Rayna endured the wait as the zithery traditional kanoon peacocked through its solo and then the cheesy modern keyboard followed suit, and then—now, right now—Rayna caught her lover’s eye and rubbed her nose.

Mems ignored the signal.

Rayna did it again—the look, the nose-rub—but Mems refused to honor her request that he mangle his drum solo into shattered rhythms and haphazard beats to trip Dawna up in her unchoreographed folly. Instead, he meted out crisp sonorous taps on the center of the doumbec and tantalizing trills toward the rim, the patterns symmetrical, logical, catchy and oh-so-danceable. And Dawna nailed it. Mems wrapped up promptly to lead the band through a Moroccan number with a frisky finale through which Dawna twirled and twirled until the final note, when she spilled over in a backbend and blew an upside-down kiss to the house. Wild applause laced with zaghareets filled the satin-tented ceiling. Coyly, Dawna snatched up her veil and darted back through the kitchen doors under the Moorish archway.

Loitering in that same archway, unglimpsed until now and sveltely spectating in her garish green costume, was Jahziha. With her sword. Rayna braced herself, and sure enough, over the ebbing ovation, some fathead on an ottoman called out, “Hey, a sword!”

“Ooh,” chorused the room amid scattered shouts of, “Show us some moves!”

Jahziha looked surprised at first, the crafty minx; but then, after just a little more coaxing from the crowd, she snapped gamely into trance mode and stepped forward with the sword held out flat in front of her across both palms like a sacred silver offering. The room hushed. Rayna muffled a queasy burp and reached for her beer.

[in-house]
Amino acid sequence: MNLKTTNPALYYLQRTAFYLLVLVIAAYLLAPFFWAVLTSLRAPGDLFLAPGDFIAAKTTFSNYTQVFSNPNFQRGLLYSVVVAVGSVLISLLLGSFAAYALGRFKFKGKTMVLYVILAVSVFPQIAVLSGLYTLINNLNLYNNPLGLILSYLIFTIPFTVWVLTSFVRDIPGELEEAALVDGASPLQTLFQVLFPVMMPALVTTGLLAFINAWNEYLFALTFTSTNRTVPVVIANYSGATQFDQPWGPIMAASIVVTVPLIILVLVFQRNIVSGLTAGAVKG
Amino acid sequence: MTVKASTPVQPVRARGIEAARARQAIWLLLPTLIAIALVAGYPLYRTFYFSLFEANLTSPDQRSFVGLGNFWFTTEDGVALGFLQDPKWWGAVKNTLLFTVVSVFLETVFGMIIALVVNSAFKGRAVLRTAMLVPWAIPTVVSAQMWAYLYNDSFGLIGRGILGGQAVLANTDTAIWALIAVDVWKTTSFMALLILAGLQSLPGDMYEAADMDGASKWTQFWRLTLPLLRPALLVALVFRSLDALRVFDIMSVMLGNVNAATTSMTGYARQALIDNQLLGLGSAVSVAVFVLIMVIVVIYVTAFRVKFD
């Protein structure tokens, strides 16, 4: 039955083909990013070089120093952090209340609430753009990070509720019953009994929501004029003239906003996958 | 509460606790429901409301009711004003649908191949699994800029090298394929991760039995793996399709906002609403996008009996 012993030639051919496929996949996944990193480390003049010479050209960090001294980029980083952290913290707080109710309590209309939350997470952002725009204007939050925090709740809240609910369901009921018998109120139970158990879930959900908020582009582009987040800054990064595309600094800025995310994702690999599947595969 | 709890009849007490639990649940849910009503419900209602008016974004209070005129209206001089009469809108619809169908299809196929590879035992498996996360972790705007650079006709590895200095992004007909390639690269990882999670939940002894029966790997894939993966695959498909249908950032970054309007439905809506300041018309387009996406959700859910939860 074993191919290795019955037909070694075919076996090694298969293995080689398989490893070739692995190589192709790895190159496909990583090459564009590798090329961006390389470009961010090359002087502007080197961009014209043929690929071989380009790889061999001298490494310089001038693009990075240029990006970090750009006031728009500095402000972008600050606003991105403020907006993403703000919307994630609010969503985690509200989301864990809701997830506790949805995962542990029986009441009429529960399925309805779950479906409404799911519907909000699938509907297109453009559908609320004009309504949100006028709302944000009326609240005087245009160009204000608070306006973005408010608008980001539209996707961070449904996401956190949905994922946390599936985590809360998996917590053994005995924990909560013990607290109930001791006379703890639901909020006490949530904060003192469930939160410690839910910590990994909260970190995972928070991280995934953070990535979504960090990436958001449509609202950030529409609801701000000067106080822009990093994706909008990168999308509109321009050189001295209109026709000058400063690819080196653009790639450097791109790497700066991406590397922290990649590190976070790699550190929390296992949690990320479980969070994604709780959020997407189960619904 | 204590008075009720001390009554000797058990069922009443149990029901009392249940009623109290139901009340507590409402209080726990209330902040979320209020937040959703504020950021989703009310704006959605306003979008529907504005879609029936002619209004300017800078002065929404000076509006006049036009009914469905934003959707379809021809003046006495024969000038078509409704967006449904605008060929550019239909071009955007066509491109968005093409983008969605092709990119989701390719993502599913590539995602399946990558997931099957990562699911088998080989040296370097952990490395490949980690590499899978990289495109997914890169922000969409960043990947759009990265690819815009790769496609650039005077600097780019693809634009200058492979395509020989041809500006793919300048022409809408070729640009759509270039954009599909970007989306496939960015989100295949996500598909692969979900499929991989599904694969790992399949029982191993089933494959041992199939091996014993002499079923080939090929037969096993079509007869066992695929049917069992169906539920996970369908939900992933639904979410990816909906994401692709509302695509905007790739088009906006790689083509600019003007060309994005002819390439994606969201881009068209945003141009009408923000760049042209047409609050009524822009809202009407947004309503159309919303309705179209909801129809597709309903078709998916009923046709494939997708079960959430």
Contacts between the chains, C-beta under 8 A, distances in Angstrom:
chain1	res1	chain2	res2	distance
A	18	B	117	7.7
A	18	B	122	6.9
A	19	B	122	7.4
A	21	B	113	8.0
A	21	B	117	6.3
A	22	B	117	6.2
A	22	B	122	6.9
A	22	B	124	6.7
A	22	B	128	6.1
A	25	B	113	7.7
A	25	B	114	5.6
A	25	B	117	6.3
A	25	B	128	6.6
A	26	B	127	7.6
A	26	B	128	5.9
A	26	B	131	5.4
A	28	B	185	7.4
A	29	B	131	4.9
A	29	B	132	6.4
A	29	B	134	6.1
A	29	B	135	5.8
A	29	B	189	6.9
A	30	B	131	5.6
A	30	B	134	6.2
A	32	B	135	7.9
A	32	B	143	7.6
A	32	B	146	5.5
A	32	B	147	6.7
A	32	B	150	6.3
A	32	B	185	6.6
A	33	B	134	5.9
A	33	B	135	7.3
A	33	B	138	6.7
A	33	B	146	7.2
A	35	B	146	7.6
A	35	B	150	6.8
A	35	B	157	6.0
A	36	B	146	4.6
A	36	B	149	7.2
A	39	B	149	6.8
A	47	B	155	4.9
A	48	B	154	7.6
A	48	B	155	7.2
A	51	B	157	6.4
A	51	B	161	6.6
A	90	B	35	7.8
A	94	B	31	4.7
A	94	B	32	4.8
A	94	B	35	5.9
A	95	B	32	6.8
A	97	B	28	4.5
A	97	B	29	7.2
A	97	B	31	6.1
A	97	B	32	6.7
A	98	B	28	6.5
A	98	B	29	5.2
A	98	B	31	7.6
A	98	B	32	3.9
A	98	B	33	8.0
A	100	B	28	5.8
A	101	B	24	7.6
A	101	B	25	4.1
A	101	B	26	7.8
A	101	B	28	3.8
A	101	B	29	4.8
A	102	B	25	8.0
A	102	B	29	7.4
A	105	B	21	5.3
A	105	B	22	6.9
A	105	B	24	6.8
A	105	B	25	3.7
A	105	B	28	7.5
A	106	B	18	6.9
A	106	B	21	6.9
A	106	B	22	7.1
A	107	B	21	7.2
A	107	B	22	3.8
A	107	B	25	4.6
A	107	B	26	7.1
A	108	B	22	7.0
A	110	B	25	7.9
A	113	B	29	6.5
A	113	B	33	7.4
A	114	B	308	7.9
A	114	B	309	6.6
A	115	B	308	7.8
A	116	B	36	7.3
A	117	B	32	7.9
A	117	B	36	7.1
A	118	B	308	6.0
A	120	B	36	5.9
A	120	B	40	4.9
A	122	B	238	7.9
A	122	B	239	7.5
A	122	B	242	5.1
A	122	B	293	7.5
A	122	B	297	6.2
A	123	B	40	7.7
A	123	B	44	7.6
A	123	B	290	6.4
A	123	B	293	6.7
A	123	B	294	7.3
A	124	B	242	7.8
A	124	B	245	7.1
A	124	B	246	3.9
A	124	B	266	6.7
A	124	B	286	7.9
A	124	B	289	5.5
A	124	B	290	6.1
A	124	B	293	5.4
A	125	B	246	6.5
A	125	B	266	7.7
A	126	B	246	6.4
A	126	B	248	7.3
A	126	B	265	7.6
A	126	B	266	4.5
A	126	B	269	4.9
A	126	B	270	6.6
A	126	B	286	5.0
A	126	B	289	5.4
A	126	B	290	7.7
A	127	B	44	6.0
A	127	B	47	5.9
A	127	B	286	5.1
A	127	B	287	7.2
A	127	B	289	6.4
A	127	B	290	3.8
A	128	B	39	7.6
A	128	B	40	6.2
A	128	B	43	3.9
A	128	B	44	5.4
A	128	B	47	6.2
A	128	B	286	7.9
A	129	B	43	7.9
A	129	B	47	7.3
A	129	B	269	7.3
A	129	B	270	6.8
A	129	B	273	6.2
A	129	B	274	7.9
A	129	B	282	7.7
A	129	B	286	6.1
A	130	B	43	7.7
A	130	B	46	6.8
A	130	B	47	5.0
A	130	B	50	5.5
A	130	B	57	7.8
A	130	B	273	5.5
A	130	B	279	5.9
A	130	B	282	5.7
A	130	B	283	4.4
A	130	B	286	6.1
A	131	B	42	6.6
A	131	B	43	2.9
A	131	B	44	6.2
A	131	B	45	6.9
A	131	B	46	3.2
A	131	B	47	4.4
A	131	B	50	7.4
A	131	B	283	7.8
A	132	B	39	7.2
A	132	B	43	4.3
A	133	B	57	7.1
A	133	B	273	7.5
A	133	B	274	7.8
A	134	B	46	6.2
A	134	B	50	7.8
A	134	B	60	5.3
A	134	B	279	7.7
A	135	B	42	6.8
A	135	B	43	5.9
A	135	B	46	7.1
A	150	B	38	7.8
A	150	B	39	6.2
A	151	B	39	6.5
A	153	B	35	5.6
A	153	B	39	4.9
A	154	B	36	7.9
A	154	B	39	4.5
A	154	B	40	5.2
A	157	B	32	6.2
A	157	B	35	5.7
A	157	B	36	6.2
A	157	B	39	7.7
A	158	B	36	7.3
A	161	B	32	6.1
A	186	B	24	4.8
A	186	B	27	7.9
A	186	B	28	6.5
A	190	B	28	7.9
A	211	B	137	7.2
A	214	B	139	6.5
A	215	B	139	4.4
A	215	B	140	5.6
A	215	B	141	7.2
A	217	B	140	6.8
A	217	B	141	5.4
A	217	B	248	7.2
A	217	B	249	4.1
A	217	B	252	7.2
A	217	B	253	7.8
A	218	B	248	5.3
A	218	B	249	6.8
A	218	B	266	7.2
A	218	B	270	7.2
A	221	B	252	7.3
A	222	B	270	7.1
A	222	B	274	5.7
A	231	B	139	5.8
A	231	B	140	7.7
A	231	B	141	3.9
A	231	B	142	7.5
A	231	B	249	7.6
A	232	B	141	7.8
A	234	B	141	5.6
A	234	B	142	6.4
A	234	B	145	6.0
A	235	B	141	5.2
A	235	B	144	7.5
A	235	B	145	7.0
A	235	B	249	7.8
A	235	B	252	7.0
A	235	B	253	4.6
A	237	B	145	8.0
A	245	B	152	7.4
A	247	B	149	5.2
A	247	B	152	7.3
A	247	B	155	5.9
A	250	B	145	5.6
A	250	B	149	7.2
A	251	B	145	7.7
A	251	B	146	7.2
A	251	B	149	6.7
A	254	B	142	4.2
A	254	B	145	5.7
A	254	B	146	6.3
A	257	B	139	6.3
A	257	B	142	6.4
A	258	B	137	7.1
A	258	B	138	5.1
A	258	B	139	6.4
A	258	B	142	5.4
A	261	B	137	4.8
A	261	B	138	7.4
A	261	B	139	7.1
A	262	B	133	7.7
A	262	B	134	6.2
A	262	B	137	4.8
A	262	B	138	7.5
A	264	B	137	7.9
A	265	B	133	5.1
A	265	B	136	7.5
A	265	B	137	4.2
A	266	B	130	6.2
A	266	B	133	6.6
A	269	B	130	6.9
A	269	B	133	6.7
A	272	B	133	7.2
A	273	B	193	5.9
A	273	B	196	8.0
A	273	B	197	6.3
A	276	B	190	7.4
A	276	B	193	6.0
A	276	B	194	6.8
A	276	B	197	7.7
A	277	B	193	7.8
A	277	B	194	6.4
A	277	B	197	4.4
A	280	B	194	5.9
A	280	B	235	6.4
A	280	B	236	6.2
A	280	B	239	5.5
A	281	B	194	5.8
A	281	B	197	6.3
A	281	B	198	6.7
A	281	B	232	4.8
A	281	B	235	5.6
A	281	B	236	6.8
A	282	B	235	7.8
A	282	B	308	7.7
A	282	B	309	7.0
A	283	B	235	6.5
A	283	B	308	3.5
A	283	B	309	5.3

Moving with reverent languor, Jahziha raised the sword in a flashing horizontal line above her head and, with the sharp side of the blade facing up, lowered the blunt side to rest atop her coppery tresses. An adjustment or two for balance, and she wafted her hands away as the hilt floated over her left shoulder and the tip hovered past her right. She held her arms out to either side, elbows and wrists cocked at oriental angles, and stalked forward, each step triggering an undulation from her hips up through her belly to her chest, the sword holding firm on her head. When she reached the center of the room, she pivoted to face Rayna’s table and sank to her knees, nary a bobble from the sword. Bending sideways, she swung a low, slow, meticulously-controlled backbend over her heels and—to claps and yips and zesty ululations from the house—snaked around to the other side and rolled up from her hips to finish with a brazen smile that hit Rayna like a custard pie.

The room erupted in volcanic applause. Acting on instinct—the instinct of an artist, she told herself, of a true performer—Rayna hoisted her beer in toast to the kneeling girl, astonished as she did so at her own graciousness in the moment, at how quickly she relaxed into the jelling certainty that she, Rayna, would never dance for anyone ever again.